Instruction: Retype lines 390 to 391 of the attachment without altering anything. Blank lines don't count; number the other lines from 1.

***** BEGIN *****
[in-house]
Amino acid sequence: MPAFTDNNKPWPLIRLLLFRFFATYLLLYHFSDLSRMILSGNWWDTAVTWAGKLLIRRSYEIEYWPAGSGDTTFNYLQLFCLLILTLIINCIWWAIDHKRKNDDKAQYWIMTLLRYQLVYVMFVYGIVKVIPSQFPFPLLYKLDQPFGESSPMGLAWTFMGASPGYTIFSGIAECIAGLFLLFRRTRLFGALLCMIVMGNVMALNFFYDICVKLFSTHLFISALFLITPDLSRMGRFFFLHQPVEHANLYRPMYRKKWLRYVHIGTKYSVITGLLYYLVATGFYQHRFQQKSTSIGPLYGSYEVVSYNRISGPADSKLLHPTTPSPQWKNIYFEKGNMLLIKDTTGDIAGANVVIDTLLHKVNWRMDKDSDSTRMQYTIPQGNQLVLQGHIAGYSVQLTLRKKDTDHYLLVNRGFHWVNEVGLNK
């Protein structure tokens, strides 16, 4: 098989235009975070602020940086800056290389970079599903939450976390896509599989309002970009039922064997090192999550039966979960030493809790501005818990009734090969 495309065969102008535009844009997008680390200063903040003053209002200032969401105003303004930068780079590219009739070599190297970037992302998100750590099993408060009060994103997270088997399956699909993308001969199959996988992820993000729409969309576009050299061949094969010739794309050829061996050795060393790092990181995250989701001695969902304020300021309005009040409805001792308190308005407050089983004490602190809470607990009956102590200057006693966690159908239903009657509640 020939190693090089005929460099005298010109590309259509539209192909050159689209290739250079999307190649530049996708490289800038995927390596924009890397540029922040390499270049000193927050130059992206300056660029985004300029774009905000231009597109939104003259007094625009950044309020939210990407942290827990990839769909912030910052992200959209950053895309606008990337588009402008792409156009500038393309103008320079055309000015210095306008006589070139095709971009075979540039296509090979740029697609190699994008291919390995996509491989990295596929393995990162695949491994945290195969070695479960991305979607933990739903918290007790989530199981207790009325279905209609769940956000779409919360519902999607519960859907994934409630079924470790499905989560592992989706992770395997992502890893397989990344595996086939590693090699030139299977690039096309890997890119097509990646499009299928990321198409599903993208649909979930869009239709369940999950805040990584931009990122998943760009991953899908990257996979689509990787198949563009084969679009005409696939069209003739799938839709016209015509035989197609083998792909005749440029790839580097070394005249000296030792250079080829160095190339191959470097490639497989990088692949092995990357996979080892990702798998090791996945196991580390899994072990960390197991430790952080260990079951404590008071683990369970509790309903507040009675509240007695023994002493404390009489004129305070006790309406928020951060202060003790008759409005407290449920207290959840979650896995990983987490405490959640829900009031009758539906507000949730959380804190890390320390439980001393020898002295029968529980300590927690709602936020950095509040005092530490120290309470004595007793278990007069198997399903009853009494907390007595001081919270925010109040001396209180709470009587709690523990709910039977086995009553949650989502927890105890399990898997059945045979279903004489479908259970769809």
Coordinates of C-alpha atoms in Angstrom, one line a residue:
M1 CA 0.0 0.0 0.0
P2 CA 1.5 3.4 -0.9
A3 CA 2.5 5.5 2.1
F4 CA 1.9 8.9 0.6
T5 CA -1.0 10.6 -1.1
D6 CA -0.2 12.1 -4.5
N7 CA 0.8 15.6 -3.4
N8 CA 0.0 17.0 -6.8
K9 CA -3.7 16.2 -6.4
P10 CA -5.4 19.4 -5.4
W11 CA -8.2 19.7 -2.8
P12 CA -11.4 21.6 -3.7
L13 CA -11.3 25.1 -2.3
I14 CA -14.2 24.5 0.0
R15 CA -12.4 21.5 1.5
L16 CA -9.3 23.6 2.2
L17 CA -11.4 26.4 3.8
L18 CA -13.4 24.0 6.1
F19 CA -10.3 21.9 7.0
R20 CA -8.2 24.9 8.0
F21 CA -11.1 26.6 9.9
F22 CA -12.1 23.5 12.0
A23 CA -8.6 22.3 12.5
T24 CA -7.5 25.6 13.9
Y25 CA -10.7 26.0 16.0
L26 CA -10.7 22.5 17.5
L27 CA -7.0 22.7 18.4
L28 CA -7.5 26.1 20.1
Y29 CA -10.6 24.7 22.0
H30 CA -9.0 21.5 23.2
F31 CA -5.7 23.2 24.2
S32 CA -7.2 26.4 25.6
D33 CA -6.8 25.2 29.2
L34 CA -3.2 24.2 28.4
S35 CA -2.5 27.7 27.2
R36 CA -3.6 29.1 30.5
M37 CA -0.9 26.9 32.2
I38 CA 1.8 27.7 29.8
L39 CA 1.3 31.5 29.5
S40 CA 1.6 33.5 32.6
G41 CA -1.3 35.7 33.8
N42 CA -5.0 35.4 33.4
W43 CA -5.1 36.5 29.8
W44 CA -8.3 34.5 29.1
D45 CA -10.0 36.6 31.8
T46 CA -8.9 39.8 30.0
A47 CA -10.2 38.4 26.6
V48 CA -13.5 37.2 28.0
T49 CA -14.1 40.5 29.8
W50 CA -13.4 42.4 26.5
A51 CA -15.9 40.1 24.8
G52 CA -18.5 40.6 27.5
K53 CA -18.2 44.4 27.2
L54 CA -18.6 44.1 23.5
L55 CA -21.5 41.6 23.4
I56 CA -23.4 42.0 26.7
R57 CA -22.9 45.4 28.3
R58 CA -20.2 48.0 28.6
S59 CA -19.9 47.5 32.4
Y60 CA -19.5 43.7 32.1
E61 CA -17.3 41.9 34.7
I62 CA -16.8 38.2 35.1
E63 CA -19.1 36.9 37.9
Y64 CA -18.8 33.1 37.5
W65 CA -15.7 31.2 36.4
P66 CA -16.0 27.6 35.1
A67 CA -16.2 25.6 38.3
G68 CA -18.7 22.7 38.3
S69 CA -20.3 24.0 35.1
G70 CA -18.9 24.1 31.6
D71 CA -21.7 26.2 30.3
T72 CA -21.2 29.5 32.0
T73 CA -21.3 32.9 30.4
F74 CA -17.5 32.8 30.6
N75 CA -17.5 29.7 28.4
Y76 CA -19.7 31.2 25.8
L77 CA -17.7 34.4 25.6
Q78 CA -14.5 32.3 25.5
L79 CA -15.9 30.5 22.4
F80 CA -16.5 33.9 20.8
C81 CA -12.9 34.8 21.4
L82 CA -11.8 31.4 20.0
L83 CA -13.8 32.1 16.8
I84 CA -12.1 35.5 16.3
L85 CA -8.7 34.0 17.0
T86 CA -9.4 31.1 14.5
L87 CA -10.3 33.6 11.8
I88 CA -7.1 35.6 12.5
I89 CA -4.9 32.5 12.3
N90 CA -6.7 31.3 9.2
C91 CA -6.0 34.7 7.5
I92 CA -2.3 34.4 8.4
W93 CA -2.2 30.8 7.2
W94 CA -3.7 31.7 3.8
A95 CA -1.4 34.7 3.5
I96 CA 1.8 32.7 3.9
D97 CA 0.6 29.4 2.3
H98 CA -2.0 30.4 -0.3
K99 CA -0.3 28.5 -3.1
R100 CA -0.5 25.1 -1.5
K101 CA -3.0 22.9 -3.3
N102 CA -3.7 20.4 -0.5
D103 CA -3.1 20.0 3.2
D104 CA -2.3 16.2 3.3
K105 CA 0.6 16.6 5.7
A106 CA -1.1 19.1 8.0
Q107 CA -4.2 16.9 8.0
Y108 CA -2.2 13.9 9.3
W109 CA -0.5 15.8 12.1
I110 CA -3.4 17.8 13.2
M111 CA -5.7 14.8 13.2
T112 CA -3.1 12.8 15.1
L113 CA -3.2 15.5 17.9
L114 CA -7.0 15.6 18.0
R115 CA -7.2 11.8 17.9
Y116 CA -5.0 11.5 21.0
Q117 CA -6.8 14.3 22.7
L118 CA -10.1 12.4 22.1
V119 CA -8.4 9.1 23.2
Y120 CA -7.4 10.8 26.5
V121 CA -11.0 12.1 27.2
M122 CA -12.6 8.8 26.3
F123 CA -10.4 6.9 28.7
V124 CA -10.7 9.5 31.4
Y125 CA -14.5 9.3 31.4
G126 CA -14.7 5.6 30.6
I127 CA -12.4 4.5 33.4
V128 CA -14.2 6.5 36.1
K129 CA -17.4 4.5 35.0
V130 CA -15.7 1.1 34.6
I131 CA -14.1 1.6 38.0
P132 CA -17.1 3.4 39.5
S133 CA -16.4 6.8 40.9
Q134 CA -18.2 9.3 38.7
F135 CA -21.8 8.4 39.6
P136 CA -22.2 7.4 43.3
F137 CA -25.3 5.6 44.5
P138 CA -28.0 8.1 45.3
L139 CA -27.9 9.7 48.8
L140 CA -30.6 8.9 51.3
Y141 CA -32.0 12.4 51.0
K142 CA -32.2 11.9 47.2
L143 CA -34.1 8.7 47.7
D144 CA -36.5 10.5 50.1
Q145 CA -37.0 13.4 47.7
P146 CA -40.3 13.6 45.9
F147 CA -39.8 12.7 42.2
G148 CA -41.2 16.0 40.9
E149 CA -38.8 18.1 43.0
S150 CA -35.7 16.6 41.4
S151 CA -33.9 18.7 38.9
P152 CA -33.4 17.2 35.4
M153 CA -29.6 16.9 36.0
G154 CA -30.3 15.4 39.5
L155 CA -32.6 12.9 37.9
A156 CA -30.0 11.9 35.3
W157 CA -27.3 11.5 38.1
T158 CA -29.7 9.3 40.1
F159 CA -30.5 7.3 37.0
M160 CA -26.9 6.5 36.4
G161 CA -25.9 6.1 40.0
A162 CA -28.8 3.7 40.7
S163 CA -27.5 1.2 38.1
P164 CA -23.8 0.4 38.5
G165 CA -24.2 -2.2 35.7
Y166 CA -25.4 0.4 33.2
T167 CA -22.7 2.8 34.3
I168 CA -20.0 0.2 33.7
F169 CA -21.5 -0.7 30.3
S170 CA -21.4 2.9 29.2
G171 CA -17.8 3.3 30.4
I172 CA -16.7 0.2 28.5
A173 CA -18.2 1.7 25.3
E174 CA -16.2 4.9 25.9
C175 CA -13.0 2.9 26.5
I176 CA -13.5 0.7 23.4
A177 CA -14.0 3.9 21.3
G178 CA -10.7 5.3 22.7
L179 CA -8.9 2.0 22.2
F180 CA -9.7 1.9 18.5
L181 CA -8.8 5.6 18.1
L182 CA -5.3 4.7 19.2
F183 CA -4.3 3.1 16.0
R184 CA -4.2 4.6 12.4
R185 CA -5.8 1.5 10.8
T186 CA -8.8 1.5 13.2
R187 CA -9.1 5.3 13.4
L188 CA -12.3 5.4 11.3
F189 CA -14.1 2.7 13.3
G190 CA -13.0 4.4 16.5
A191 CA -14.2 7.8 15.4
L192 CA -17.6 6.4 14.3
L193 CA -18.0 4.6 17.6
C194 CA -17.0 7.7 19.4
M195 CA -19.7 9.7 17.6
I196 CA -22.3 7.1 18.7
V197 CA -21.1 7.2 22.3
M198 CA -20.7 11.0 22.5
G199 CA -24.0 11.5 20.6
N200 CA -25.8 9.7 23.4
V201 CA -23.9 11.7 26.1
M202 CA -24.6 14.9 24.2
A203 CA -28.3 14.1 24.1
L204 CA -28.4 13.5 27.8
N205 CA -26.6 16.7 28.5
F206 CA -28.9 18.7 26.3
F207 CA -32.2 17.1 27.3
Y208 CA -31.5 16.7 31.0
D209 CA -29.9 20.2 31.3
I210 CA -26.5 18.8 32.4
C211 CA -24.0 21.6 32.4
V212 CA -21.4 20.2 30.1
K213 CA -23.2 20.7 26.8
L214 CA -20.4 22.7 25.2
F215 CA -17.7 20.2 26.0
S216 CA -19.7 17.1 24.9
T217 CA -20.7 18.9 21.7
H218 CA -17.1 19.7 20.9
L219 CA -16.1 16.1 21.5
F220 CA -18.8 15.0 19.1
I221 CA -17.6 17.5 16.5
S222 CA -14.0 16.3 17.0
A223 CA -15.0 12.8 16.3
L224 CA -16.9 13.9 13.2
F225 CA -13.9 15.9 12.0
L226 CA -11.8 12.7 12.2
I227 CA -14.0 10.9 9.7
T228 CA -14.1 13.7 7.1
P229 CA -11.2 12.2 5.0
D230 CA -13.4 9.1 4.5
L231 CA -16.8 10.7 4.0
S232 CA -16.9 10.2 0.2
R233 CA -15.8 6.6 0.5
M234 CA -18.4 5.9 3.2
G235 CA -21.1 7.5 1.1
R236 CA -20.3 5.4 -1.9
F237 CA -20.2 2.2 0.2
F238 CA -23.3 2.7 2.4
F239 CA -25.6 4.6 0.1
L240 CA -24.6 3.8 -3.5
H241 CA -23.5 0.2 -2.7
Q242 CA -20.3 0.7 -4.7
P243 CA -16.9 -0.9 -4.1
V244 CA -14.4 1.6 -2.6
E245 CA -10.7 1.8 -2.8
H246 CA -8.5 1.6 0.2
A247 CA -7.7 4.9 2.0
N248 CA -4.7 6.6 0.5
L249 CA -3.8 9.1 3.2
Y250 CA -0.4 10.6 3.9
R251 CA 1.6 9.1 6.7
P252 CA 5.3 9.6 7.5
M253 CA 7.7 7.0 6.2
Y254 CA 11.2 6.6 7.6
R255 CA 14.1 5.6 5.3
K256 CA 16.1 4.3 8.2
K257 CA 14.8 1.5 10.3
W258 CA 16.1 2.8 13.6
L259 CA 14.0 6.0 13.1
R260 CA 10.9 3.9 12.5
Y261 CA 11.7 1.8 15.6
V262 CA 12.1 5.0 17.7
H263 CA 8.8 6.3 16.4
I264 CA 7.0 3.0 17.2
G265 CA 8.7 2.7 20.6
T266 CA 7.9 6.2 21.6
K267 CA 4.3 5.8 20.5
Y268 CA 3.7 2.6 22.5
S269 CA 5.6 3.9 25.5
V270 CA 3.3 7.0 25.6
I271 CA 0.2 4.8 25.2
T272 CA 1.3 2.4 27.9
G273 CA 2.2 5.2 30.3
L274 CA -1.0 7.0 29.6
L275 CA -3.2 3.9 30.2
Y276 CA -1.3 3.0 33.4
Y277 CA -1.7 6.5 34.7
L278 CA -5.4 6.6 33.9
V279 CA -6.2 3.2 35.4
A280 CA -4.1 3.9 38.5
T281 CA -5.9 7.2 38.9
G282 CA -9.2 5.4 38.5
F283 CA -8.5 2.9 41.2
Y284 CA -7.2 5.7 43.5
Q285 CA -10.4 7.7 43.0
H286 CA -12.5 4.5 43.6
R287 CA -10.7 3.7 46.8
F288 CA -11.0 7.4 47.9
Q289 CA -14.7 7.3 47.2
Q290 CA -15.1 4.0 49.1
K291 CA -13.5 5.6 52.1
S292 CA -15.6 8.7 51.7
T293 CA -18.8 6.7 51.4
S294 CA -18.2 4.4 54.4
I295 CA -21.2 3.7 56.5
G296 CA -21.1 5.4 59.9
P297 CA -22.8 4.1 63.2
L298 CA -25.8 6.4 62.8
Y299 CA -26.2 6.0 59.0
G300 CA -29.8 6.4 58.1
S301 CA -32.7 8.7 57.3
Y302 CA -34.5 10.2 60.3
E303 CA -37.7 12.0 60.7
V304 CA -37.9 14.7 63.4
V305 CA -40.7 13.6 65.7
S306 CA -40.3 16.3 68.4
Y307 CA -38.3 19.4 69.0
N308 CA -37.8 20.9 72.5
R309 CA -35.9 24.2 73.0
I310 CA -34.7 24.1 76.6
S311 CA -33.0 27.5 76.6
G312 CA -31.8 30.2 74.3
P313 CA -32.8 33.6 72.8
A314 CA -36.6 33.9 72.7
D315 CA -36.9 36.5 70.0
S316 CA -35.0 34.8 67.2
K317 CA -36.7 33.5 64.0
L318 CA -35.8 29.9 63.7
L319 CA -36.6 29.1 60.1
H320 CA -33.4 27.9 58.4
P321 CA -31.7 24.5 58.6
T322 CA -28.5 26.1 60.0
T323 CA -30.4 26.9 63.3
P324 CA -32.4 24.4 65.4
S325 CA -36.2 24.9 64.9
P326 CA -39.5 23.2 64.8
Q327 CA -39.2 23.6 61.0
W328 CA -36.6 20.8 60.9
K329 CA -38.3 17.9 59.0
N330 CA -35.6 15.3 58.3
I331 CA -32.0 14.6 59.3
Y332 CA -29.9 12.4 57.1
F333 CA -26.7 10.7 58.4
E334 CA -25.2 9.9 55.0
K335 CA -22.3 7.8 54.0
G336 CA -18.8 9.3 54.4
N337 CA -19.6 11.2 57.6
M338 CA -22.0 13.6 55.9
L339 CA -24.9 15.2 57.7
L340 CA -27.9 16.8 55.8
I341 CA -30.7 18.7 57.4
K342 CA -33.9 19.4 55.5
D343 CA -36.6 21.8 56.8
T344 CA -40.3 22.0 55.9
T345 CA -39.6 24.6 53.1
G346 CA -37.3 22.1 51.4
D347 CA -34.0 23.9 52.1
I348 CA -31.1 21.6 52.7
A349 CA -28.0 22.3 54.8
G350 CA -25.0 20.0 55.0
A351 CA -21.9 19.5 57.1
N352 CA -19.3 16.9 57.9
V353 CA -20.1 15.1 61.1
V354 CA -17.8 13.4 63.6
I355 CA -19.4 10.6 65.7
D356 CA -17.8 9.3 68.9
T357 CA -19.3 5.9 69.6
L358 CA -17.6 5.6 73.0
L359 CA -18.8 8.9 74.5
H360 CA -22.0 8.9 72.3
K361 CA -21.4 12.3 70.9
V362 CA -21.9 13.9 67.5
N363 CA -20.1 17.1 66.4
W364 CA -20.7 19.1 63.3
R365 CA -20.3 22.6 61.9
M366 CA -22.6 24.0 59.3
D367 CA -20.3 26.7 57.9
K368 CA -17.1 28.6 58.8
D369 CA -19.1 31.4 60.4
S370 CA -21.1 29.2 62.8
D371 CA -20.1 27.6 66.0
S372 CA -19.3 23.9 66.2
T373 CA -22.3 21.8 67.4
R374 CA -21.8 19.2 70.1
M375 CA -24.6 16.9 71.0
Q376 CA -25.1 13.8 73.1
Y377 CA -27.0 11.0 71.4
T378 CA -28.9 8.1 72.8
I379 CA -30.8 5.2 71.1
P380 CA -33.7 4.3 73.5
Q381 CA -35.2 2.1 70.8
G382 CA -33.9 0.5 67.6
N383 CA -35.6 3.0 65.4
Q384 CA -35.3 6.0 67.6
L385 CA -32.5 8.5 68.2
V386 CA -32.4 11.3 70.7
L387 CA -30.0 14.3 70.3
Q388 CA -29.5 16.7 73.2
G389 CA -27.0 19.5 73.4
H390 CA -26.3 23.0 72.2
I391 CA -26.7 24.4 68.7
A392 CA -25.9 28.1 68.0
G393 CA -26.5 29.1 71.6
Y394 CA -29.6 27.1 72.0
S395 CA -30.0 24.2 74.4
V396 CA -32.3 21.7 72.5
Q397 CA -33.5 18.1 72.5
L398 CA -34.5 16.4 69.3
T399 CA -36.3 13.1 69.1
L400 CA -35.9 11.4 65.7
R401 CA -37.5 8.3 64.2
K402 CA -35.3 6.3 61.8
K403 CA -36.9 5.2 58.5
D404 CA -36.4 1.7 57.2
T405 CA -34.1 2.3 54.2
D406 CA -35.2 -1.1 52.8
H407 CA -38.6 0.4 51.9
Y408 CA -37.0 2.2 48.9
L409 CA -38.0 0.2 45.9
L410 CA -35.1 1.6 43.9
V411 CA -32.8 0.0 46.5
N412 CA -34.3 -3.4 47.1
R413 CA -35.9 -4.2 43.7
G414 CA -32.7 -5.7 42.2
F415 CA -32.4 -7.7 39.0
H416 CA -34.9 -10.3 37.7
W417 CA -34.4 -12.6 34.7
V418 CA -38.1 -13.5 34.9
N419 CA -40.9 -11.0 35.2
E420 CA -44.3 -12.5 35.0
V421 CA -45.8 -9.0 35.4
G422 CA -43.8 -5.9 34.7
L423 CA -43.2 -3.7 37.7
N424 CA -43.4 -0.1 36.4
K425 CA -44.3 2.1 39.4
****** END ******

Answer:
V386 CA -32.4 11.3 70.7
L387 CA -30.0 14.3 70.3